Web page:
Brightly colored solar evaporation (salt) ponds in a desert landscape give this astronaut photo an unreal quality. The ponds sit near the foot of a long alluvial fan in the Pampa del Tamarugal, the great hyper-arid inner valley of Chile’s Atacama Desert. The alluvial fan sediments are dark brown, and they contrast sharply with tan sediments of the Pampa del Tamarugal.
Nitrates and many other minerals are mined in this region. A few extraction pits and ore dumps are visible at upper left. Iodine is one of the products from mining; it is first extracted by heap leaching. Waste liquids from the iodine plants are dried in the tan and brightly colored evaporation ponds to crystallize nitrate salts for collection. The recovered nitrates are mainly used for fertilizer for higher-value crops. They are also used in the manufacture of pharmaceuticals, explosives, glass, and ceramics, as well as in water treatment and metallurgical processes.
Astronaut photograph ISS019-E-14473 was acquired on May 5, 2009 with a Nikon D2X digital camera fitted with a 400 mm lens, and is provided by the ISS Crew Earth Observations experiment and Image Science & Analysis Laboratory, Johnson Space Center. The image was taken by the Expedition 19 crew. The image in this article has been cropped and enhanced to improve contrast. Lens artifacts have been removed. The International Space Station Program supports the laboratory to help astronauts take pictures of Earth that will be of the greatest value to scientists and the public, and to make those images freely available on the Internet. Additional images taken by astronauts and cosmonauts can be viewed at the NASA/JSC Gateway to Astronaut Photography of Earth. Caption by M. Justin Wilkinson, NASA-JSC.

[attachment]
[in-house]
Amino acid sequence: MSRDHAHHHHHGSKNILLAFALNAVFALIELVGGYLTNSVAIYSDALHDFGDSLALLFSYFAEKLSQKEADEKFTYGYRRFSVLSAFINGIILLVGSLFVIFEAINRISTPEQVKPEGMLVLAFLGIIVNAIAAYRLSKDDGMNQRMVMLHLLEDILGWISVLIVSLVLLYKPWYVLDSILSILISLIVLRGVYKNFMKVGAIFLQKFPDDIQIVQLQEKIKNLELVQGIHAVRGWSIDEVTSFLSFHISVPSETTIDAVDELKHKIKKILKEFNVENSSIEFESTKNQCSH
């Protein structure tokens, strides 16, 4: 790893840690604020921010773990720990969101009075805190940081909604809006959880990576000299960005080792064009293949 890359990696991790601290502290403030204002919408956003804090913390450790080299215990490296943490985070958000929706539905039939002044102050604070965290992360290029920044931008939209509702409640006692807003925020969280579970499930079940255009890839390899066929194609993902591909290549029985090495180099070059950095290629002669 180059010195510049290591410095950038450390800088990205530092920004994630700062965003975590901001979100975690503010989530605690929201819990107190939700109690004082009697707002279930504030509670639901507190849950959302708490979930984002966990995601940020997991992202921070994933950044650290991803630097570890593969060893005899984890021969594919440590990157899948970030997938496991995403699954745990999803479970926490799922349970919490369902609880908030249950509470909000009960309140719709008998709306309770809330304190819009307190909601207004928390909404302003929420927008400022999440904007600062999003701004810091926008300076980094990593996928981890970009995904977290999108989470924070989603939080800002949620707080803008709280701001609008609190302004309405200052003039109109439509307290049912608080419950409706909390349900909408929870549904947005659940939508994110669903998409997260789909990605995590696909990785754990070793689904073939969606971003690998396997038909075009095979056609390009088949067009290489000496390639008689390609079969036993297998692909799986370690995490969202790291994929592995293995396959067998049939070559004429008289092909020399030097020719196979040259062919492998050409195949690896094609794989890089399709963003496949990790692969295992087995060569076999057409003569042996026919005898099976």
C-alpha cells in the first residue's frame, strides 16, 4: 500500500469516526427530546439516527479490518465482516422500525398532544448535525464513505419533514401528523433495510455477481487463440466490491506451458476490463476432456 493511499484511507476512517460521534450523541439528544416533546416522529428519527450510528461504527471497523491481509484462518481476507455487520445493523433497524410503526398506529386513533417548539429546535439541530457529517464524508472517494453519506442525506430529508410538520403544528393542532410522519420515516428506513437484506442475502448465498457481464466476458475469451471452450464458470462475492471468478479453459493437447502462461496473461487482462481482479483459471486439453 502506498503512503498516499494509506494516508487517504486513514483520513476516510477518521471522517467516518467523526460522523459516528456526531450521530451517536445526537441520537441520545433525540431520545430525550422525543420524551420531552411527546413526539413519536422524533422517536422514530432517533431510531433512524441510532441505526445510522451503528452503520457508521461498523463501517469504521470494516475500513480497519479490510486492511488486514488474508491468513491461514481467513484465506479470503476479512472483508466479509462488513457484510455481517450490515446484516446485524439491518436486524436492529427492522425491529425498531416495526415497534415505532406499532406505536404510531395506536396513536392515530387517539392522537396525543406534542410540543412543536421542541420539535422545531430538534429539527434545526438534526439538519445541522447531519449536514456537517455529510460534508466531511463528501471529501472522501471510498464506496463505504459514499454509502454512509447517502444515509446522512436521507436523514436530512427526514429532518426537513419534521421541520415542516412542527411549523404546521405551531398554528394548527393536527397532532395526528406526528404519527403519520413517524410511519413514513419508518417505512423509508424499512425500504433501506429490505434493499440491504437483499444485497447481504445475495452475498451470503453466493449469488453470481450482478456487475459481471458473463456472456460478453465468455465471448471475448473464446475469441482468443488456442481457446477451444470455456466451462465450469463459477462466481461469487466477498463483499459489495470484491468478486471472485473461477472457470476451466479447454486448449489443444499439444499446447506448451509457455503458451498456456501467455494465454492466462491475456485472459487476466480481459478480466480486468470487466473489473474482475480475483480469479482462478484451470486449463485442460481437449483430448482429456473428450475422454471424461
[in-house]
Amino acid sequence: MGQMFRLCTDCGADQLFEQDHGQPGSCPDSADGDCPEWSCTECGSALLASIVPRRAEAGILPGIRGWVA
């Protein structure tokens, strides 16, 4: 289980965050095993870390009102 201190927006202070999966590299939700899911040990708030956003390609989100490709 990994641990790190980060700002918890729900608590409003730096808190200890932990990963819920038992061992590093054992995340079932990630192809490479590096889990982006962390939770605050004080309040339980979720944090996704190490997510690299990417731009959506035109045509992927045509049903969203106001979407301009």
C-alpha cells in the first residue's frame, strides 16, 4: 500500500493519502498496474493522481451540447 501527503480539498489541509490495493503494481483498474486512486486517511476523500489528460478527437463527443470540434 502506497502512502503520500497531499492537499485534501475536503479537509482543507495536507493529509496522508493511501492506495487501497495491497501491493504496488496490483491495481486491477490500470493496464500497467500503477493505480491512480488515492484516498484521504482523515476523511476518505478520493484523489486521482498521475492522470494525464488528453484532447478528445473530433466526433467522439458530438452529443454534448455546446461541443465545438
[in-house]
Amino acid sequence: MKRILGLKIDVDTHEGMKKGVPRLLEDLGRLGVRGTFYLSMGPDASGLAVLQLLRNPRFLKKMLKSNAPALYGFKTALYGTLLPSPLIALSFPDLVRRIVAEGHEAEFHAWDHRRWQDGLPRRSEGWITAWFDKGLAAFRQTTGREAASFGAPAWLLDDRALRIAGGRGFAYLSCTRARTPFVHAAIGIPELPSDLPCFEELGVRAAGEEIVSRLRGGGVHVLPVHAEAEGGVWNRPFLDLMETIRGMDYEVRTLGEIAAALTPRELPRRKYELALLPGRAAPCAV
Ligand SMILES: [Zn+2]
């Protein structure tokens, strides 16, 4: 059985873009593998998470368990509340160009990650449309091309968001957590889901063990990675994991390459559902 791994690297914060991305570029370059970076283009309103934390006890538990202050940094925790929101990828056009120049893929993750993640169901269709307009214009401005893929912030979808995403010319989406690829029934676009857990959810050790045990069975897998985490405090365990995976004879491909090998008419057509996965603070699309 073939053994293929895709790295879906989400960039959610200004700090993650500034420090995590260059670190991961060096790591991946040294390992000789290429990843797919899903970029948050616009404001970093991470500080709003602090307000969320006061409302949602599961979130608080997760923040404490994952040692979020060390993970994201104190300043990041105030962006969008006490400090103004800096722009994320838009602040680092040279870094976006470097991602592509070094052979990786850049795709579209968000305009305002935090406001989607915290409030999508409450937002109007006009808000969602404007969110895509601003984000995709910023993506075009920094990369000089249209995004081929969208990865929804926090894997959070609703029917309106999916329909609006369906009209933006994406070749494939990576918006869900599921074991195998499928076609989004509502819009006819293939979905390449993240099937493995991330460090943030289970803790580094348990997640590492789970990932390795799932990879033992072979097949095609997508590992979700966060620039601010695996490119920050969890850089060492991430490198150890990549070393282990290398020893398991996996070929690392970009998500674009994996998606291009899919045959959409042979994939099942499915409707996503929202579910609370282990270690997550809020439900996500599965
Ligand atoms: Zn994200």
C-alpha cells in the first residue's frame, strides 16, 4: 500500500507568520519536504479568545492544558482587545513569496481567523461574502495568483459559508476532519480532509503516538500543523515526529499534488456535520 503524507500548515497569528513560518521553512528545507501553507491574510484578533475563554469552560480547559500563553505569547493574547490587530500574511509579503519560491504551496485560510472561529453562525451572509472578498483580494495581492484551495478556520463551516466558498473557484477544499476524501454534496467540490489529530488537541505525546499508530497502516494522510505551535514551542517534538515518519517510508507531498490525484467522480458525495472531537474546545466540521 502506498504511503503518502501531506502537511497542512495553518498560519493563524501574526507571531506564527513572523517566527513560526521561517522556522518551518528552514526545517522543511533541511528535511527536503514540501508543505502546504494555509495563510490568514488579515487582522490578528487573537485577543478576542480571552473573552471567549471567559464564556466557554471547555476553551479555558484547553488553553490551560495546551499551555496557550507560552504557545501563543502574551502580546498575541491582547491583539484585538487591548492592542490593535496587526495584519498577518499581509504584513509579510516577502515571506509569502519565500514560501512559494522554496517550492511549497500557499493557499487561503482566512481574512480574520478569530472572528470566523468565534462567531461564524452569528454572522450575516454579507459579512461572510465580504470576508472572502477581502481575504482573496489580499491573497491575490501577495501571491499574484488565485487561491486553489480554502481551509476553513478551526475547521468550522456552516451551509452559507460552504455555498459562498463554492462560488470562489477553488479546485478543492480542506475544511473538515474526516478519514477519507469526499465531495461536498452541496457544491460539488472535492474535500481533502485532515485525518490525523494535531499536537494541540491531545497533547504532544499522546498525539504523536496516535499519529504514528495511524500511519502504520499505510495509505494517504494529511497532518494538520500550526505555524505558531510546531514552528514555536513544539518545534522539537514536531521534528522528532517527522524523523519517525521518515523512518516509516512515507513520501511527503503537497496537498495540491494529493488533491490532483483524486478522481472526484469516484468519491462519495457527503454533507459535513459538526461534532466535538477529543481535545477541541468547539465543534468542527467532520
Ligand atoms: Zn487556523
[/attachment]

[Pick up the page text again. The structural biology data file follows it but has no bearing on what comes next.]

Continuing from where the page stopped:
The complex of Jordanian salt evaporation ponds at the southern end of the Dead Sea has expanded significantly over the past dozen years. The western margin of the salt ponds marks the Jordan-Israel border. In August 1989, when the crew of Space Shuttle mission STS-28 photographed the region, the northern extension did not exist and the large polygonal ponds in the northwestern and northeastern sectors had not been subdivided. In the view taken by the STS-102 crew in March 2001, one can see that there has also been expansion at the southeastern end, and that levees now segment the northeastern wedge into four ponds.